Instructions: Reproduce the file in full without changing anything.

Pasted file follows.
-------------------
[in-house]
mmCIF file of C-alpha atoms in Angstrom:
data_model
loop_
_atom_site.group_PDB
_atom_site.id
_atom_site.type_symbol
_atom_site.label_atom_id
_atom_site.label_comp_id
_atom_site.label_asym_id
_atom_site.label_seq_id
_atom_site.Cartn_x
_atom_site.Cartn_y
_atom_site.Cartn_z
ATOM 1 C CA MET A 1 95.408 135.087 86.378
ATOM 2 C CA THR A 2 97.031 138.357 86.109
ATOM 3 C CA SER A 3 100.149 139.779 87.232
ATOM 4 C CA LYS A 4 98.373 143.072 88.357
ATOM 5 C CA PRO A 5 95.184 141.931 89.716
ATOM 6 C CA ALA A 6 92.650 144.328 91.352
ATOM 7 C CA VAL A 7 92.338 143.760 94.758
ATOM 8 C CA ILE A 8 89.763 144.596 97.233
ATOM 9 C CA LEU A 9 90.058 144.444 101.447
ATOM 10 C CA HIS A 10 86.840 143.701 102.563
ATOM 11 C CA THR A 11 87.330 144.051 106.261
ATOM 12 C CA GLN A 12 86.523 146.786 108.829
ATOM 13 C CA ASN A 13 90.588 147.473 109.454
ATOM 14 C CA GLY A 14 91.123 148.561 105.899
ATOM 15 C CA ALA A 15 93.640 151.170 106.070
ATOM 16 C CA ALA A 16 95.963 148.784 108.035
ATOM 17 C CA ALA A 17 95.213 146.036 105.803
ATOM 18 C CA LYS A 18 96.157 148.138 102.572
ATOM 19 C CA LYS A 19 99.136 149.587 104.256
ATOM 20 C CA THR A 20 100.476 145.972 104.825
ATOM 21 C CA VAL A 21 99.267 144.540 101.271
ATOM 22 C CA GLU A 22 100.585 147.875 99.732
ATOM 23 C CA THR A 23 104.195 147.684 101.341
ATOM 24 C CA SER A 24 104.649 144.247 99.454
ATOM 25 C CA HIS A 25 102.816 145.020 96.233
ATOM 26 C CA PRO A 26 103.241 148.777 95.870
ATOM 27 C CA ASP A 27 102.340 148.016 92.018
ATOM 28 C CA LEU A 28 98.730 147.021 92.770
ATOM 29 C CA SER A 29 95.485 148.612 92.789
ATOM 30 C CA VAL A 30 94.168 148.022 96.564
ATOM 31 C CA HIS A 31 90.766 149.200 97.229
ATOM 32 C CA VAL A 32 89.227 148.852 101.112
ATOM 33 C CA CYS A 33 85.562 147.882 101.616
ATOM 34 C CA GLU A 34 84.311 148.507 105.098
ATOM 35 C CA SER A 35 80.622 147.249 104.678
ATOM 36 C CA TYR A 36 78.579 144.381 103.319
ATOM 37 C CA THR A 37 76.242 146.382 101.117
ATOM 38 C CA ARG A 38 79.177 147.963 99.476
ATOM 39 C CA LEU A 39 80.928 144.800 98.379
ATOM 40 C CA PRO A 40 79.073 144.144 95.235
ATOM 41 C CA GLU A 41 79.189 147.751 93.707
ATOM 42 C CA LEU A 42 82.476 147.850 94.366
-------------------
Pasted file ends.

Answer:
[in-house]
mmCIF file of C-alpha atoms in Angstrom:
data_model
loop_
_atom_site.group_PDB
_atom_site.id
_atom_site.type_symbol
_atom_site.label_atom_id
_atom_site.label_comp_id
_atom_site.label_asym_id
_atom_site.label_seq_id
_atom_site.Cartn_x
_atom_site.Cartn_y
_atom_site.Cartn_z
ATOM 1 C CA MET A 1 95.408 135.087 86.378
ATOM 2 C CA THR A 2 97.031 138.357 86.109
ATOM 3 C CA SER A 3 100.149 139.779 87.232
ATOM 4 C CA LYS A 4 98.373 143.072 88.357
ATOM 5 C CA PRO A 5 95.184 141.931 89.716
ATOM 6 C CA ALA A 6 92.650 144.328 91.352
ATOM 7 C CA VAL A 7 92.338 143.760 94.758
ATOM 8 C CA ILE A 8 89.763 144.596 97.233
ATOM 9 C CA LEU A 9 90.058 144.444 101.447
ATOM 10 C CA HIS A 10 86.840 143.701 102.563
ATOM 11 C CA THR A 11 87.330 144.051 106.261
ATOM 12 C CA GLN A 12 86.523 146.786 108.829
ATOM 13 C CA ASN A 13 90.588 147.473 109.454
ATOM 14 C CA GLY A 14 91.123 148.561 105.899
ATOM 15 C CA ALA A 15 93.640 151.170 106.070
ATOM 16 C CA ALA A 16 95.963 148.784 108.035
ATOM 17 C CA ALA A 17 95.213 146.036 105.803
ATOM 18 C CA LYS A 18 96.157 148.138 102.572
ATOM 19 C CA LYS A 19 99.136 149.587 104.256
ATOM 20 C CA THR A 20 100.476 145.972 104.825
ATOM 21 C CA VAL A 21 99.267 144.540 101.271
ATOM 22 C CA GLU A 22 100.585 147.875 99.732
ATOM 23 C CA THR A 23 104.195 147.684 101.341
ATOM 24 C CA SER A 24 104.649 144.247 99.454
ATOM 25 C CA HIS A 25 102.816 145.020 96.233
ATOM 26 C CA PRO A 26 103.241 148.777 95.870
ATOM 27 C CA ASP A 27 102.340 148.016 92.018
ATOM 28 C CA LEU A 28 98.730 147.021 92.770
ATOM 29 C CA SER A 29 95.485 148.612 92.789
ATOM 30 C CA VAL A 30 94.168 148.022 96.564
ATOM 31 C CA HIS A 31 90.766 149.200 97.229
ATOM 32 C CA VAL A 32 89.227 148.852 101.112
ATOM 33 C CA CYS A 33 85.562 147.882 101.616
ATOM 34 C CA GLU A 34 84.311 148.507 105.098
ATOM 35 C CA SER A 35 80.622 147.249 104.678
ATOM 36 C CA TYR A 36 78.579 144.381 103.319
ATOM 37 C CA THR A 37 76.242 146.382 101.117
ATOM 38 C CA ARG A 38 79.177 147.963 99.476
ATOM 39 C CA LEU A 39 80.928 144.800 98.379
ATOM 40 C CA PRO A 40 79.073 144.144 95.235
ATOM 41 C CA GLU A 41 79.189 147.751 93.707
ATOM 42 C CA LEU A 42 82.476 147.850 94.366